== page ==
AgView uniquely makes pig movement data instantly available, with the producer’s permission, to animal health officials. This is important for rapid disease traceback on day one of a foreign animal disease (FAD) outbreak. AgView is available at no cost to pork producers of all types and sizes.
Business Continuity in the Face of African Swine Fever
On any single day in the U.S., 1 million pigs travel down the road moving from one site to another. This commonly cited estimate may even be on the conservative side. Regardless, animal-to-animal contact due to transportation, especially in big numbers, is the most common pathway for disease to spread.
“We don’t know when or where an FAD might break out. But, the more quickly and accurately we can track down pig movements and contain the disease, the better off producers and pigs will be,” says Patrick Webb, DVM, Acting Chief Veterinarian for the National Pork Board (NPB).
That reality is the driving force behind AgView, a Pork Checkoff-funded online platform. It pulls together a producer’s premises identification, pig movements, Secure Pork Supply information and, eventually, FAD diagnostic records, into one secure spot for a state veterinarian to request access as needed. It is in place for emergency management purposes should an FAD, such as African swine fever (ASF), reach the United States.
AgView Is for Farms of All Sizes and Types
A 2020 study by Iowa State University economists estimates the impact of an ASF outbreak to the U.S. pork industry at $15 billion to $50 billion, depending on how quickly it can be contained. Export markets would automatically close to U.S. pork and remain so until it was clear the virus was being eliminated.
Bottom line, even if an FAD does not reach their pigs, the disease will impact all U.S. pig farmers, regardless of operation size or type.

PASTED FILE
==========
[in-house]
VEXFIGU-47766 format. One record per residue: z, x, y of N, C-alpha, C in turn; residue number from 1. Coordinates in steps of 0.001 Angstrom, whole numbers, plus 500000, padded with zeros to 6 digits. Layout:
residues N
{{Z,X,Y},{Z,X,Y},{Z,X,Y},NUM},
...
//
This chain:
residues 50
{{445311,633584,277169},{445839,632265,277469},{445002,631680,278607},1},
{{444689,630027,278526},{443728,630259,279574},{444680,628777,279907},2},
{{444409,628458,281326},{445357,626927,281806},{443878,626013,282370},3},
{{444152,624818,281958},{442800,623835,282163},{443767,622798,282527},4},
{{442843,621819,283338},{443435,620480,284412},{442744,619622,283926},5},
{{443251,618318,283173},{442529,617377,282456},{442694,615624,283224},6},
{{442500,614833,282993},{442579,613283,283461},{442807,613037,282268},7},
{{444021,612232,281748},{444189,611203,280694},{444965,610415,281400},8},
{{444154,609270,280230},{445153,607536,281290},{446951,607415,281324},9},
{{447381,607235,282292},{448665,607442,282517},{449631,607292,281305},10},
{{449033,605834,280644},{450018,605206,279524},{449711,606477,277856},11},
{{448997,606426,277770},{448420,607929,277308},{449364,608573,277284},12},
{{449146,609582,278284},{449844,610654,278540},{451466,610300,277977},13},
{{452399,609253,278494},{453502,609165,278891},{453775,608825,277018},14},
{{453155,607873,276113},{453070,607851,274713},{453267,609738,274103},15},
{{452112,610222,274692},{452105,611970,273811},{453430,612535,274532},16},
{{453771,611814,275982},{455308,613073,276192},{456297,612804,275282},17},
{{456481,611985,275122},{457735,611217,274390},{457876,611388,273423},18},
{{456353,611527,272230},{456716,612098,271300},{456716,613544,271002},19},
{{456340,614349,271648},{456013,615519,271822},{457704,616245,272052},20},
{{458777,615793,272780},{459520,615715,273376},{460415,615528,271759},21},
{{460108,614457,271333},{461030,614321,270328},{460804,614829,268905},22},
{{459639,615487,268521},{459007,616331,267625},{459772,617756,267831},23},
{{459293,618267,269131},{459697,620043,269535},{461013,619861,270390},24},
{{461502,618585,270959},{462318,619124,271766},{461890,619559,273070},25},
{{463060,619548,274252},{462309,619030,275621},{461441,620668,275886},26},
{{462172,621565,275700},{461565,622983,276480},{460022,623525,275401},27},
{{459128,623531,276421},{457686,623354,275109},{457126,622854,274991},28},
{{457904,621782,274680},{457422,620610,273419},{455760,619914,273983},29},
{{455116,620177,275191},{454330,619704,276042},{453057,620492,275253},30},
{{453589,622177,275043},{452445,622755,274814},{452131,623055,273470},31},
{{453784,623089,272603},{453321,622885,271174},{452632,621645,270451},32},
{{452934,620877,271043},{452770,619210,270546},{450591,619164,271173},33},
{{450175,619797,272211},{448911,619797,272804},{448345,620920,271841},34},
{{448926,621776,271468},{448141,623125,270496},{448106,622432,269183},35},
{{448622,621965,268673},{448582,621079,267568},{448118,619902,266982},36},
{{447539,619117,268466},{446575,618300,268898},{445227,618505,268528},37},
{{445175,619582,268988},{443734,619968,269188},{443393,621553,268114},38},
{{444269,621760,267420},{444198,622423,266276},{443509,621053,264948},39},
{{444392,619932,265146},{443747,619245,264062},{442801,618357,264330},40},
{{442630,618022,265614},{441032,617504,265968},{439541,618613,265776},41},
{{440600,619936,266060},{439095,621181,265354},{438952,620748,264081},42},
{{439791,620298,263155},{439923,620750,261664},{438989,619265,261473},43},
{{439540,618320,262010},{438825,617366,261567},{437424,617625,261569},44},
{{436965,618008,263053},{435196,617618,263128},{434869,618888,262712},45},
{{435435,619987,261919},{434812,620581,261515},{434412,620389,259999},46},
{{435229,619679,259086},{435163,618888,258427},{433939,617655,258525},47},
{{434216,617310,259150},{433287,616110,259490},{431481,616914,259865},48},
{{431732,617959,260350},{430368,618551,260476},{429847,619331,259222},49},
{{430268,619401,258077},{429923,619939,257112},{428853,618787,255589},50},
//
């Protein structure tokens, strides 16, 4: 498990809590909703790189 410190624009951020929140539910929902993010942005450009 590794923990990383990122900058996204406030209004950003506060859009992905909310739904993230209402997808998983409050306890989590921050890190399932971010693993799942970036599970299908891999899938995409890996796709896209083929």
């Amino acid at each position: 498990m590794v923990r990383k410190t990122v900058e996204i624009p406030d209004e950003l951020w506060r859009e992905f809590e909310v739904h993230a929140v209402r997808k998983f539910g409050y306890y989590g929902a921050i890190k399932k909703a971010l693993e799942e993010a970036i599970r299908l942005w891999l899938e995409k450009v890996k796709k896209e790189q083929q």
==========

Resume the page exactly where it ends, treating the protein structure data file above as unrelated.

“We need everybody to create an AgView account – whether you are a large, small, niche or show pig producer – I don’t care why you’re raising a pig, we need you in the system,” Webb says.
AgView delivers important information, including disease status updates, premises information and pig-movement data for contact tracing.
“It is critical for state veterinarians and USDA, who will be responding to an FAD, to have the most accurate information in front of them quickly so they can determine where the disease is and where it likely is not; and were to deploy resources,” Webb said.
Movement records need to include pigs of any age and any time they are moved. That means show pigs, cull animals or pigs moving between production sites such as weaned and growing pigs.
“It doesn’t matter if it’s a paper-permitted movement or not,” Webb said. “The movement of finisher pigs to the packing plant doesn’t have a paper that goes with it, but we need that information to be readily accessible to state animal health officials in the event of an FAD investigation.”
Setting Up an AgView Account Is Easy
Streamline Data Input
There are easy ways to input swine movement and premises data:
- You can add premises and movement data through the AgView dashboard.
- You can use the AgView Excel template or map your own Excel file to the AgView system for data upload.
- If you work with a record provider who has an application programming interface (API) with AgView, the premises and movement data can automatically move into AgView, with your permission.
“Think of an API as a bridge between two record systems that allows data to flow,” Webb said.
MetaFarms has a working API system that links with AgView. NPB is working with other record providers as well.
NPB has made every effort to ensure the producer data within AgView is confidential and secure. All the data is encrypted and is not readable by outside sources. Also, all producer information is stamped as business/trade confidential data. This adds extra security as it prevents access through public disclosure laws.
How Producer and Premises Information Is Shared
Should an FAD reach the U.S. swine population, AgView spots and tracks the disease quickly to minimize transmission.
Business continuity is the goal and key to that is information sharing, but power remains with the producer. The user is the only one who can allow the state animal health official to access their AgView data.
Here’s a snapshot of how producers share premises information:
- A confirmed or suspected case of an FAD is reported to the state veterinarian or animal health office.
- The state animal health official uses AgView to request producer data based on the affected premises’ location.
- An email, including the reason for the request, is sent from AgView to the producer associated with the premises.
- The producer clicks ‘SHARE’ in the Share Request tab within AgView.